Mental health

The Importance of Awareness, pt 4.

As Robin Williams said, “suicide is a permanent solution to a temporary problem”. In other words, suicide is not the solution, and it’s not even a way out. It’s just an sad ending. And it was not the path I chose, either, as tempting as it might sometimes sound.

I felt desperate and hopeless, and yet I held on to every tiny little piece of life that I could still feel inside me. It wasn’t enough – definitely not enough – to make me feel any better. It just kept me alive while I desperately and blindly searched for solutions.

I didn’t know what was wrong with me, and I didn’t know how to make it better. My first guess was that I was crazy, so with images of guns pointed at my brain floating in my head, I was pushed by desperation to tell my mom that something was terribly wrong with me and I needed a psychologist. I knew that would be expensive, but I was ready to pay for it with my pocket money.

I was a scary vision back then – thin, weak, with black circles around my eyes and deep pain inside them – so my mom agreed. I called my then-boyfriend to communicate the news to him, and at that point he started associating some of my symptoms with his mother’s behaviour. His mother had suffered for many years from panic attacks.

Now, this is point one: The only person who was able to help me was a person whose mother had suffered from panic attacks for so long. Nobody else had any idea of what might have been going on. The conviction that it was just “something in my head” was so strong that after the E.R. episode nobody thought of taking me to a doctor – after all, the E.R. doctors had already said it was “nothing”. Actually, even after I was diagnosed, nobody knew what the expression “panic attacks” referred to.

Most people thought they had suffered from a panic attack when they were anxious before a test. They didn’t know there existed a normal anxiety, and a pathological one. Even after being explained, somebody still thought it was just something in my head (ergo, “chill out, girl”).

Isn’t there something wrong with the fact that nobody know anything about a disorder that affects a very big part of the population? Or with the fact that less than half of the people suffering from this disorder are actually diagnosed with it?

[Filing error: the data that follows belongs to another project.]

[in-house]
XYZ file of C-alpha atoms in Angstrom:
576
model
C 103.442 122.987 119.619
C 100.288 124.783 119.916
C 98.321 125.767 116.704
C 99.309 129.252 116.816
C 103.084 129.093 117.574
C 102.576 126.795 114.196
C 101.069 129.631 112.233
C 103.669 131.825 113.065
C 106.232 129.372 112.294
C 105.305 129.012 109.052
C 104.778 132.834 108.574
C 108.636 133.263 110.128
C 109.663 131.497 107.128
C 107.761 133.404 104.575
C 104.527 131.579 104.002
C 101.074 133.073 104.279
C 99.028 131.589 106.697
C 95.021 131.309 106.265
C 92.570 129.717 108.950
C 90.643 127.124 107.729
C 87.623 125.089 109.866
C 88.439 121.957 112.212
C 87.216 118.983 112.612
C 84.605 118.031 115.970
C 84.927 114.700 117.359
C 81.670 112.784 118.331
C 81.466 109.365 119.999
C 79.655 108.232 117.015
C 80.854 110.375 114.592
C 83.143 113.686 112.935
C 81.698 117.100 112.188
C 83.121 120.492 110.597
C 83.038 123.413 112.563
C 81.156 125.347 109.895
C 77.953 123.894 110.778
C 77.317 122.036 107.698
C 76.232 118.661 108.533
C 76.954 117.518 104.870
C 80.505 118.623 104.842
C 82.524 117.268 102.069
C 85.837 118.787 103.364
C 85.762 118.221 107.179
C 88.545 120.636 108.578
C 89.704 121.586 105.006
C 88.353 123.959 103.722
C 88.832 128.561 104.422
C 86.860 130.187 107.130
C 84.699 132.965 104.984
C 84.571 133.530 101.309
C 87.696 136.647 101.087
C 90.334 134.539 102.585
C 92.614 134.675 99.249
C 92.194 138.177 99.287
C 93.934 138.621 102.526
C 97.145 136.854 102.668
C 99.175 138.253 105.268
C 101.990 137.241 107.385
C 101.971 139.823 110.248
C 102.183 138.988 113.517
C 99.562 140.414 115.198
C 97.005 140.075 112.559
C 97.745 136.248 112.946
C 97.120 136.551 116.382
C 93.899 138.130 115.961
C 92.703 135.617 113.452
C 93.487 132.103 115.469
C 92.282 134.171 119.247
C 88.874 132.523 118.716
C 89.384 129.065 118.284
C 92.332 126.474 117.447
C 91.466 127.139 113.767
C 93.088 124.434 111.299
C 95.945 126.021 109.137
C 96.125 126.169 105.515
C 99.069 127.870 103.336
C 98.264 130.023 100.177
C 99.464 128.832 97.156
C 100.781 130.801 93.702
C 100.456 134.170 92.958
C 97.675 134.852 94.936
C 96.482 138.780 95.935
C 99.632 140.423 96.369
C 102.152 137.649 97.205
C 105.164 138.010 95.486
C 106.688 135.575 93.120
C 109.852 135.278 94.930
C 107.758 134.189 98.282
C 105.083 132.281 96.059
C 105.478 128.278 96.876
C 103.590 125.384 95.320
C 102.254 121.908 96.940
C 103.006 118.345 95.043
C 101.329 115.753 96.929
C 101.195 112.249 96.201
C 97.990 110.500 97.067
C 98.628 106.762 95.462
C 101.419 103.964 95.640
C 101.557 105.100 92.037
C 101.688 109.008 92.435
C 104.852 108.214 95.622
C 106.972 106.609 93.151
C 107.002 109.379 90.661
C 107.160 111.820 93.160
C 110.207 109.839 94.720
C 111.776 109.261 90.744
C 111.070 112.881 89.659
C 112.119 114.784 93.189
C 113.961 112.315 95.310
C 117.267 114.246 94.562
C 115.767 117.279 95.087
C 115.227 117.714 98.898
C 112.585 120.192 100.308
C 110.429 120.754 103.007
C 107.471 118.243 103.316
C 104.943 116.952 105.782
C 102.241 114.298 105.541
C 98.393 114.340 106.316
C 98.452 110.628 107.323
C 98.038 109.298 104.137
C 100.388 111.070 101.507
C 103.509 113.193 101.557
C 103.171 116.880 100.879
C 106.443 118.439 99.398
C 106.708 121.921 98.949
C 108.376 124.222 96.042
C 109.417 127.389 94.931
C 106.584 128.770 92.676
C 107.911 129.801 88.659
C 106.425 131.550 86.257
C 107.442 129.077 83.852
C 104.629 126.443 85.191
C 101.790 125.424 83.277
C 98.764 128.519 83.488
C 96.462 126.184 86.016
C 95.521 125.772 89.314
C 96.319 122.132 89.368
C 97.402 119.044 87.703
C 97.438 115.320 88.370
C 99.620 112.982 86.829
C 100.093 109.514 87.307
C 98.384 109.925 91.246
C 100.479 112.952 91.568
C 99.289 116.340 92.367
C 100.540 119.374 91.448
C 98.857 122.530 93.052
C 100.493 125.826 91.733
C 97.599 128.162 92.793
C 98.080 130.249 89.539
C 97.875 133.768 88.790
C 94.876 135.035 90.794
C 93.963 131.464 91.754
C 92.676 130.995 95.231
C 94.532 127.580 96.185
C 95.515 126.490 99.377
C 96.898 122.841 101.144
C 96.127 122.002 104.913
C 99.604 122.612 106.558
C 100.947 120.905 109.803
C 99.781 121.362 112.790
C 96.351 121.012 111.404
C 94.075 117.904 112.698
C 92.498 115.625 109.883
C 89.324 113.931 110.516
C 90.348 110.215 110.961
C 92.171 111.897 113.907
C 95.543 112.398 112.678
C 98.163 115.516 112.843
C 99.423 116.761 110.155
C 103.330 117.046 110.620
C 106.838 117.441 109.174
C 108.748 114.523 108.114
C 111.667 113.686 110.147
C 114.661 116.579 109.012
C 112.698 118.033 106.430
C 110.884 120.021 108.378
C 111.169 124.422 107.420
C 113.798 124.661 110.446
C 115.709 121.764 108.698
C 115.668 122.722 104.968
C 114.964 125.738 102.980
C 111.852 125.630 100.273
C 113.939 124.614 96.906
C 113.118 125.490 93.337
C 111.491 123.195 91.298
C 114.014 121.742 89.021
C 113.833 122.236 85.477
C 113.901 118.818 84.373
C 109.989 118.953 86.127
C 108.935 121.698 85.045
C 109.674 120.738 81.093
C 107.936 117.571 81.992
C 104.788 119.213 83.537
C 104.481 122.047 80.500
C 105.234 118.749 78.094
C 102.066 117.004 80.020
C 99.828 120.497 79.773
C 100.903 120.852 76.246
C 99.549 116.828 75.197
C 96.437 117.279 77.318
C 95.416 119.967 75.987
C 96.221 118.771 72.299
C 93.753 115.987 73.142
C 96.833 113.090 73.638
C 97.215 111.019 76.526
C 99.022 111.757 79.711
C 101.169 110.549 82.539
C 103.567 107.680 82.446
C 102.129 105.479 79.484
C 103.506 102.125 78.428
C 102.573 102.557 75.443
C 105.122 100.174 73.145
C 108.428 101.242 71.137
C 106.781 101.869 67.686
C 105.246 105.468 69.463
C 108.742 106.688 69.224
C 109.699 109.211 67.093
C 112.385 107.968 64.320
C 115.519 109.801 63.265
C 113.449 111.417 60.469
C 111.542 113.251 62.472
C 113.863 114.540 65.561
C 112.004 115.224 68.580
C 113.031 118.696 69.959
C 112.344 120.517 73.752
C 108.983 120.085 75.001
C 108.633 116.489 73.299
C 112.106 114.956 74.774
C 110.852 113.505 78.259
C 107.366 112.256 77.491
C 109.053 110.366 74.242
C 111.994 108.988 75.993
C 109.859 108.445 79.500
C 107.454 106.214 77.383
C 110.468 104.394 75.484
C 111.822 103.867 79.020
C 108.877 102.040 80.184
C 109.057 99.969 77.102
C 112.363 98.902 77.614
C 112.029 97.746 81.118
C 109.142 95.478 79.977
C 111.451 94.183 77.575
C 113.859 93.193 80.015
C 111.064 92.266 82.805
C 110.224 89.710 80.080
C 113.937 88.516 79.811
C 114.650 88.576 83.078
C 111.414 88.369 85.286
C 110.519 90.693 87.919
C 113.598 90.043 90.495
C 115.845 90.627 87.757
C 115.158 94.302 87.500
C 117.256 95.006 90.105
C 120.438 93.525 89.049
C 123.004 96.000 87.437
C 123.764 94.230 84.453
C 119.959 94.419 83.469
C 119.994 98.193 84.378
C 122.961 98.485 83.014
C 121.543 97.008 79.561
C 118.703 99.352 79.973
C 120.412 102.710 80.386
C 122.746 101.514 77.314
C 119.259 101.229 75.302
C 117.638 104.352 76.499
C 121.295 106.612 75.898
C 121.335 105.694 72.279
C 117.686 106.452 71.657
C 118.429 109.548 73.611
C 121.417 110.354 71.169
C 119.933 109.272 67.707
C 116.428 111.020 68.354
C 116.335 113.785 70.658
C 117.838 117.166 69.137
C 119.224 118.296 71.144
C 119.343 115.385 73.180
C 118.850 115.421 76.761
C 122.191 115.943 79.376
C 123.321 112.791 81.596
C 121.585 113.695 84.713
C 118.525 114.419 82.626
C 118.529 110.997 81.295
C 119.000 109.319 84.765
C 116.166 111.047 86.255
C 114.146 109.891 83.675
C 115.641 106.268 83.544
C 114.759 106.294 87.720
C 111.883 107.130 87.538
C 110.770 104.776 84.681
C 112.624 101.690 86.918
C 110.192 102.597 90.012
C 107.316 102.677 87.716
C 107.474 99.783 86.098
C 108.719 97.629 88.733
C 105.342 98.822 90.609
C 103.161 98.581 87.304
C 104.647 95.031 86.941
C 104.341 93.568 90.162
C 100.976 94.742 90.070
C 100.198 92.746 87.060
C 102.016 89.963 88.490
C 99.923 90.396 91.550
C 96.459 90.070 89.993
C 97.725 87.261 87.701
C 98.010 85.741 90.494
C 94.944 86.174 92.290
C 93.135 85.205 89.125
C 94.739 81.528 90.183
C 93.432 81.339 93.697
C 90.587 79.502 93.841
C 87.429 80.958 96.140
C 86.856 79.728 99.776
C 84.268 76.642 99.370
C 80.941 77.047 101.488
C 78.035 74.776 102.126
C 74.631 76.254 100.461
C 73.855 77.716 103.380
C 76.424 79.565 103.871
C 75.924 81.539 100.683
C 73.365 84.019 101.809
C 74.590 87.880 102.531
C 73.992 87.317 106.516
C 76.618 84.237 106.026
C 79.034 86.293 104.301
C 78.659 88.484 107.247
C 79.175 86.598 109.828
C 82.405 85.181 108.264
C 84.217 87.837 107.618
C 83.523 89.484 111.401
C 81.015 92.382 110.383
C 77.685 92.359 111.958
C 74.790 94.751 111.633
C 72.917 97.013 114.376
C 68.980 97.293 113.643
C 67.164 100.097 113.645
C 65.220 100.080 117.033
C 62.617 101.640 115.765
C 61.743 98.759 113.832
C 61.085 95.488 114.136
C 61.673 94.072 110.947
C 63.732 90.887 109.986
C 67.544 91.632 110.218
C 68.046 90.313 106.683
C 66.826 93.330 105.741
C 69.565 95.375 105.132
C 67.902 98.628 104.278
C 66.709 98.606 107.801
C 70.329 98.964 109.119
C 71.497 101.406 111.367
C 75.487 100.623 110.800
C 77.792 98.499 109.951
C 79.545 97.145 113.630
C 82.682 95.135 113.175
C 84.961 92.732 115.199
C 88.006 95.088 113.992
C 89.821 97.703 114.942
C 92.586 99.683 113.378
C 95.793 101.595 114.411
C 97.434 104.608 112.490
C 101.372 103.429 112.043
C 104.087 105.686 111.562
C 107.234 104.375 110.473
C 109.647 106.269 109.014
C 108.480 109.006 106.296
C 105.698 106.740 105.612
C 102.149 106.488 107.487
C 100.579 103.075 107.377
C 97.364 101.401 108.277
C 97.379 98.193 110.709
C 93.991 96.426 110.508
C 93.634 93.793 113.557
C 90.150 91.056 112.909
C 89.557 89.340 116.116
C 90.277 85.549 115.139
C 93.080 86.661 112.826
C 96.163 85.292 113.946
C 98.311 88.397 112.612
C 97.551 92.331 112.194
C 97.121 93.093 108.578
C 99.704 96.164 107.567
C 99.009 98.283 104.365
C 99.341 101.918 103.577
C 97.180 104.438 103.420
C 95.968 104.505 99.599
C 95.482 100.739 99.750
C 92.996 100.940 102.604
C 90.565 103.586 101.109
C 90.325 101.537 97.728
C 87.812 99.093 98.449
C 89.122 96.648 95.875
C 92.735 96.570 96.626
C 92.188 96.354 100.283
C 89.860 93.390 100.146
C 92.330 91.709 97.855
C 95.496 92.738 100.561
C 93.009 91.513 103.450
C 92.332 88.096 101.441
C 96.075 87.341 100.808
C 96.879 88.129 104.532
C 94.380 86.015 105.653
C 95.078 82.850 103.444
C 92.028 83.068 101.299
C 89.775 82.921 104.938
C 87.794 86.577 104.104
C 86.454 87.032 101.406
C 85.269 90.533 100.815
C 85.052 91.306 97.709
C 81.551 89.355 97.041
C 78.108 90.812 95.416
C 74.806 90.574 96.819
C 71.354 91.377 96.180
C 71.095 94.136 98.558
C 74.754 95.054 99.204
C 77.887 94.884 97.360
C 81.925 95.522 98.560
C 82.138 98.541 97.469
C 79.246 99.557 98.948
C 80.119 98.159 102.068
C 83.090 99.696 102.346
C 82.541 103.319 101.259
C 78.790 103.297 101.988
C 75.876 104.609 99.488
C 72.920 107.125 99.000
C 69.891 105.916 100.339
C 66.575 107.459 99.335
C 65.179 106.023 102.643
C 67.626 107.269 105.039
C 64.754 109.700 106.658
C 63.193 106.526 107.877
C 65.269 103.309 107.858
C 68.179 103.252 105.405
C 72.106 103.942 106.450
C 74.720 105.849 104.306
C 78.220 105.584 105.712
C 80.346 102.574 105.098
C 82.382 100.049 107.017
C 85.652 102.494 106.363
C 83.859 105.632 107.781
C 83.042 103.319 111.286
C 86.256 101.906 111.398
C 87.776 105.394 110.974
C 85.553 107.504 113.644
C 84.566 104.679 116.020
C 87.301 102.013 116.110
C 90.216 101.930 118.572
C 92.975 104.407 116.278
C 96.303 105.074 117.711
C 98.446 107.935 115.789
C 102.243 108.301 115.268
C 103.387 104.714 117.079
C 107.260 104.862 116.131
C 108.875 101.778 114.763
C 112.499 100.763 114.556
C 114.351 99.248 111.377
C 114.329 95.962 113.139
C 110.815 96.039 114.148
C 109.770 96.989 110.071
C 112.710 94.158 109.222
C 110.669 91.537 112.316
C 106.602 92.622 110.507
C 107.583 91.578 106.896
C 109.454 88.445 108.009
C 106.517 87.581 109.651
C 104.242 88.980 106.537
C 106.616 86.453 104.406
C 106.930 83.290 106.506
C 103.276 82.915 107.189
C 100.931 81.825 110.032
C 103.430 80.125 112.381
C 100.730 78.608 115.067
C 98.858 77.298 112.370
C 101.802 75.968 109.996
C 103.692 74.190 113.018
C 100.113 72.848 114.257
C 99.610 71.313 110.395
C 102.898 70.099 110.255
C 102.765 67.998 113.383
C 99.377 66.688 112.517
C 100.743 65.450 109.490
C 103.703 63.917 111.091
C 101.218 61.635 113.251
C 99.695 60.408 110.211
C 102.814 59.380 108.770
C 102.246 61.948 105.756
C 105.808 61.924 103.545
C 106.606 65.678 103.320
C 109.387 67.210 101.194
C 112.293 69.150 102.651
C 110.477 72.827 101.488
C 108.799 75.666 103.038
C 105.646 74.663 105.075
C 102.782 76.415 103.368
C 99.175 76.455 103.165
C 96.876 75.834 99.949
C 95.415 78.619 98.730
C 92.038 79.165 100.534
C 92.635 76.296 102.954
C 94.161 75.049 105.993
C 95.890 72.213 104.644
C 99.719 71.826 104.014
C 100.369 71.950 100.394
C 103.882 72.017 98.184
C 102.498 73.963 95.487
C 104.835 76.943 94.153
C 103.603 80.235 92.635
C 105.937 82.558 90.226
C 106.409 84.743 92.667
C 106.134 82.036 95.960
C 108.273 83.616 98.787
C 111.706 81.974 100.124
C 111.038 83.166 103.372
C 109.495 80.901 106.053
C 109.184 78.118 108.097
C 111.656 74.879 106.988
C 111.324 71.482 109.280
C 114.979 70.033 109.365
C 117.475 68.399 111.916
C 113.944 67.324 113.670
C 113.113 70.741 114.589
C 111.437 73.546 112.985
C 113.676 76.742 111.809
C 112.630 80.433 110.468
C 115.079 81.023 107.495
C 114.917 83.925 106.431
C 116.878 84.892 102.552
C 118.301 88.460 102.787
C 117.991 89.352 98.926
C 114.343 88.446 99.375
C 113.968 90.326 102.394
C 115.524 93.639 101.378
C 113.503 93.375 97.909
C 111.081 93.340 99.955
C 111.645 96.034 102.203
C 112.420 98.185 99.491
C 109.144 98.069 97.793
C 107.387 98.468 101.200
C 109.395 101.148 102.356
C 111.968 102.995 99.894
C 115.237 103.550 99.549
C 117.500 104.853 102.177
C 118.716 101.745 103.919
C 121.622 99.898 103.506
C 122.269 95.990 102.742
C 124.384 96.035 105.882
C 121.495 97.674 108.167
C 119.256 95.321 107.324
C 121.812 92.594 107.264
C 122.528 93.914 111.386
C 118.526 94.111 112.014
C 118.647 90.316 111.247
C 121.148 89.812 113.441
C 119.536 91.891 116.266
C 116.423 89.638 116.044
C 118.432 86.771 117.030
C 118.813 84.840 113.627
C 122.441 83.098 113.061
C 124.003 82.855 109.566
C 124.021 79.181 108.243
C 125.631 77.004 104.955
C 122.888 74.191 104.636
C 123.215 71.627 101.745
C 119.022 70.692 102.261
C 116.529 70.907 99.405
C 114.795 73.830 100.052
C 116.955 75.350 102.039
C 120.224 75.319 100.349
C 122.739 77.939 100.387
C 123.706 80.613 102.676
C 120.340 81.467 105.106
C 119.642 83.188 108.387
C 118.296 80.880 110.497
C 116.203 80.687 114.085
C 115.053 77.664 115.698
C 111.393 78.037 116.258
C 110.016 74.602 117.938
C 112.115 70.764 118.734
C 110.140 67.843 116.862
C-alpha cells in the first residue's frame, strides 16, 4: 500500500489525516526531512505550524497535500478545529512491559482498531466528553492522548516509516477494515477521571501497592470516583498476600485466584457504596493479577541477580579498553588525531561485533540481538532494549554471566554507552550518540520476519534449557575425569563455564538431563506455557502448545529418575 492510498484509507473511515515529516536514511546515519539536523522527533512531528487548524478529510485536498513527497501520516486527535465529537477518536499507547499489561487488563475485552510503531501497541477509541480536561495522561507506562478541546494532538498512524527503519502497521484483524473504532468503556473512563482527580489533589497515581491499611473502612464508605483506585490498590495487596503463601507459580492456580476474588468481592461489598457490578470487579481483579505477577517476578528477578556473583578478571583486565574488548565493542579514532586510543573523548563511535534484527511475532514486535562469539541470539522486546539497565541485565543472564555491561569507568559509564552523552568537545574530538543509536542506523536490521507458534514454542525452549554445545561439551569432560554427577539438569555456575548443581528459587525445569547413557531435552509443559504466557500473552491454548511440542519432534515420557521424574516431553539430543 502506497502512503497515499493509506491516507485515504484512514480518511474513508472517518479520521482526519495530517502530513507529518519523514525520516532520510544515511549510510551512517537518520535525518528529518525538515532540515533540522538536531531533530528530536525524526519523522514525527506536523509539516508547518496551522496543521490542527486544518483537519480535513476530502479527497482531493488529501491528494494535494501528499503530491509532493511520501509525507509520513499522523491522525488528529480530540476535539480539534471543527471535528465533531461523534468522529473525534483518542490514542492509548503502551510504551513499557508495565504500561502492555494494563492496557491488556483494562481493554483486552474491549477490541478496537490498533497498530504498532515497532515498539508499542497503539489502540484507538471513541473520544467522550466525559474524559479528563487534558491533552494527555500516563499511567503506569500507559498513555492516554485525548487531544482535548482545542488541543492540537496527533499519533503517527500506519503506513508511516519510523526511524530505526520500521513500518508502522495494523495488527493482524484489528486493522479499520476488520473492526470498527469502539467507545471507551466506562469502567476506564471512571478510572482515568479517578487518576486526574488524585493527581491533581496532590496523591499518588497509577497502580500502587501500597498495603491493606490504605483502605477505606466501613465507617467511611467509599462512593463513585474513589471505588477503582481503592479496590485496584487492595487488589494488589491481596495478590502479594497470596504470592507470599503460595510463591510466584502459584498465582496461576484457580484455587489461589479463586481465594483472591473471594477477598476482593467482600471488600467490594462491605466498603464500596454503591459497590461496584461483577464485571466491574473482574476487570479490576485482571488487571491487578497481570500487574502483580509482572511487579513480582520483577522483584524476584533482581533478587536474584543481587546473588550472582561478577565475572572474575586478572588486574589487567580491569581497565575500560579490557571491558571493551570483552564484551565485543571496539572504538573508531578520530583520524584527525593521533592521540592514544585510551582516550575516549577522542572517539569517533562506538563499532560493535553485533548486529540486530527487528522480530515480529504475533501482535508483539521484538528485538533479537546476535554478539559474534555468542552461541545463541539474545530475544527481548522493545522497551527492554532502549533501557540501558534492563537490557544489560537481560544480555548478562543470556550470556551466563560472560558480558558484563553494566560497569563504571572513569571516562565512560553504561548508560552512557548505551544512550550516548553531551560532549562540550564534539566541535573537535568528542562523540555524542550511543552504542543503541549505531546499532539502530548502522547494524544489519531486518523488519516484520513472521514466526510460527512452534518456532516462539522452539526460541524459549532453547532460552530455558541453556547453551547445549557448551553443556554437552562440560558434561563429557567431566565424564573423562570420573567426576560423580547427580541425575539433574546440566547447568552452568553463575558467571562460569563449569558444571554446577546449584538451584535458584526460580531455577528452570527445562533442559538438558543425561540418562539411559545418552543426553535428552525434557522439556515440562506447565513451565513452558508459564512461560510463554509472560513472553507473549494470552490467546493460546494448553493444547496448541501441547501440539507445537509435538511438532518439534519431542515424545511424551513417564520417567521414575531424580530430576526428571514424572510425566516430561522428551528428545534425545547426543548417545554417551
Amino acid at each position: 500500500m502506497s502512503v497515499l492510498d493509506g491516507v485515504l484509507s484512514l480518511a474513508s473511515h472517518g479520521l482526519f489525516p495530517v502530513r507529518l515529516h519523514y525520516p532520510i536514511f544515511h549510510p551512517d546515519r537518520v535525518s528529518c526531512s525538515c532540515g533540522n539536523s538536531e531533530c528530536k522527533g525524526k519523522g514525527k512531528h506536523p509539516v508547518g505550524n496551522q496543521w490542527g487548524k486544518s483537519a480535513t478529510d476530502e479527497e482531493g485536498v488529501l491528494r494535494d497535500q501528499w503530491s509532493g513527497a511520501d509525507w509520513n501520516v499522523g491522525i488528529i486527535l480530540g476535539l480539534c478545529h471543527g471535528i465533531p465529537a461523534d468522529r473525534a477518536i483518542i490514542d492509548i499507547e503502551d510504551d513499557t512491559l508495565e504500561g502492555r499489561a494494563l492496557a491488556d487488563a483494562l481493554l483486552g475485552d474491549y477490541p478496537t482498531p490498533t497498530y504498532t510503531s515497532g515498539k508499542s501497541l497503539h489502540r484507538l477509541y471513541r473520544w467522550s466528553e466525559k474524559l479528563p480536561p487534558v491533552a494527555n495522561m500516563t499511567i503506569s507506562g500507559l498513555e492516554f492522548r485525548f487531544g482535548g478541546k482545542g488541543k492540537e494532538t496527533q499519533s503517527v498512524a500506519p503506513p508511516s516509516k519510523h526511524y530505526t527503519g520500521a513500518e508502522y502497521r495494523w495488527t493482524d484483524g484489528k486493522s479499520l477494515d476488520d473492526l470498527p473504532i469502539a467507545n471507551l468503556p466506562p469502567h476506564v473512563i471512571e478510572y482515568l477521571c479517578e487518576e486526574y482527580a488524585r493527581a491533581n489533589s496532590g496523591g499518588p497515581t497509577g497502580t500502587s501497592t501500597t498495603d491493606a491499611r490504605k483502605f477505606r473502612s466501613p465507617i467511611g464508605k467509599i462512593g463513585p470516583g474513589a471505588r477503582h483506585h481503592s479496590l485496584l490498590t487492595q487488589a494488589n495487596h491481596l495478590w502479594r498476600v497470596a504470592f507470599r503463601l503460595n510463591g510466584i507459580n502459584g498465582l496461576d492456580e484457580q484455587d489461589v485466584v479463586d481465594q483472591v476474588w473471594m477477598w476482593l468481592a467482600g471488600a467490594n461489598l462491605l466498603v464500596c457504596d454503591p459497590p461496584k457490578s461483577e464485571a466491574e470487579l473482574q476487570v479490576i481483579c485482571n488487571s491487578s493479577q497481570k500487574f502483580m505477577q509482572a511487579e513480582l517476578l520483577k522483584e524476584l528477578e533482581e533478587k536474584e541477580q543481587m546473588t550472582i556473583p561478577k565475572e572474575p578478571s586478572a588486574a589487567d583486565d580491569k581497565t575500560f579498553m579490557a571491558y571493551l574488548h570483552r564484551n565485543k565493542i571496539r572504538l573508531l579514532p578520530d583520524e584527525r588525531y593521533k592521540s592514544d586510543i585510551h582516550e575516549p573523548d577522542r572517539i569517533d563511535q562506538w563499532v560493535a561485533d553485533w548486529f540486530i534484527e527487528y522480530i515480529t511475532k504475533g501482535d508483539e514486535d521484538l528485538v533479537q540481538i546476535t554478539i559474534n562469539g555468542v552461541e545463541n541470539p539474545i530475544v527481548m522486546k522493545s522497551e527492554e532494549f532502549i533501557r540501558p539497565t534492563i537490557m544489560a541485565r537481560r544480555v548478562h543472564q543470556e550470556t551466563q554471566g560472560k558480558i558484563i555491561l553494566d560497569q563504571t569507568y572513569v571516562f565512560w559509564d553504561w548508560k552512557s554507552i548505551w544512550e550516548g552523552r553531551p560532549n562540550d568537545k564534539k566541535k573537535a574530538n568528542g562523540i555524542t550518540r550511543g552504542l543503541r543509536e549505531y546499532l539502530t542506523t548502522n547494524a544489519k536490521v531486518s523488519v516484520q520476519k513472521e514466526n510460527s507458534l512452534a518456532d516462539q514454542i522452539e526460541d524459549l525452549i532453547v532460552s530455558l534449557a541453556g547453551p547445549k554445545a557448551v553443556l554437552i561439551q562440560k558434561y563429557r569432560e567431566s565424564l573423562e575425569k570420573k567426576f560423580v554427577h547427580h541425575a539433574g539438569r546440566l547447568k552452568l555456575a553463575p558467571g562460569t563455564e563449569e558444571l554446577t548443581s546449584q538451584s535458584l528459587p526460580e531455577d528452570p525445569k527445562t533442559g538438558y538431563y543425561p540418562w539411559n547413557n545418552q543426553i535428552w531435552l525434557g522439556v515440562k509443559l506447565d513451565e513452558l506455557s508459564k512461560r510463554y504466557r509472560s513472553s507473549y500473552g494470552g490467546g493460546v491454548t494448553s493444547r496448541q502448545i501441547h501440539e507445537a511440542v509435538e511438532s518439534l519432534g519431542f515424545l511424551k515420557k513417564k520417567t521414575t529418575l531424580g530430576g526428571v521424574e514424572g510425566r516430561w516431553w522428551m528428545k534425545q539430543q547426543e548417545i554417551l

Let’s resume the story: I talked to his mother, who told me that no psychologist was needed for this – supporting her theory with a book that I prey nobody with my same disorder will ever find. The book had been given her by her neurologist, who stated that panic attacks are a physical disfunction, that like any other illness needs a cure and this cure is medicines – to be more specific, Selective Serotonin Reuptake Inhibitors, SSRIs (which I want to talk about better in another post, with the premise that I’m not a doctor, obviously).

Now, this is of course point two: there are still doctors affirming that medicines are the cure and disclaiming psychology. I’ll say it here once more and I will say it again (because apparently it’s never enough): Medicines don’t cure panic disorder (or anxiety disorder or depression). Medicines cure the symptoms. This means that after taking medicines you’ll stop experiencing your disorder (in a more physical way), but it will be back as soon as you give up the medicines!

Sure, medicines can be very useful combined with psychoanalysis, when the symptoms are so strong that you can’t actually benefit from an appointment with your therapist. This said, the way out of this kind of disorder is psychotherapy! It won’t be easy and it won’t be fast, but that’s what will work. Panic attacks are not “just a physical thing”, like a sneeze. They are the manifestation of some feeling hidden deep inside of you that your body just couldn’t hold in any longer!

Back to my story, not knowing any better I accepted to be prescribed these medicines by a neurologist (who clearly shared the previous one’s view). The panic attacks calmed down after some weeks, but I was never at peace. I kept feeling that something was wrong, even when I had no attack. I was never really fine.

I plan on ending the Importance-of-Awareness series with a focus on what panic attacks are, what they are thought to be, and the possible solutions. If you have any curiosity or doubt, ask your questions in the comment section and I will answer as clearly as I can in the next post! Please note that the information I give is based on my personal experience and research material; I’m not a doctor nor a psychologist!


One thought on “The Importance of Awareness, pt 4.

  1. That’s a very good post! I must agree with you on the psychology part of it and i would add that people sometimes think only crazy ones go to a psychologist. As you’re probably thinking crazy ones are those who need it and don’t go!

    Liked by 1 person

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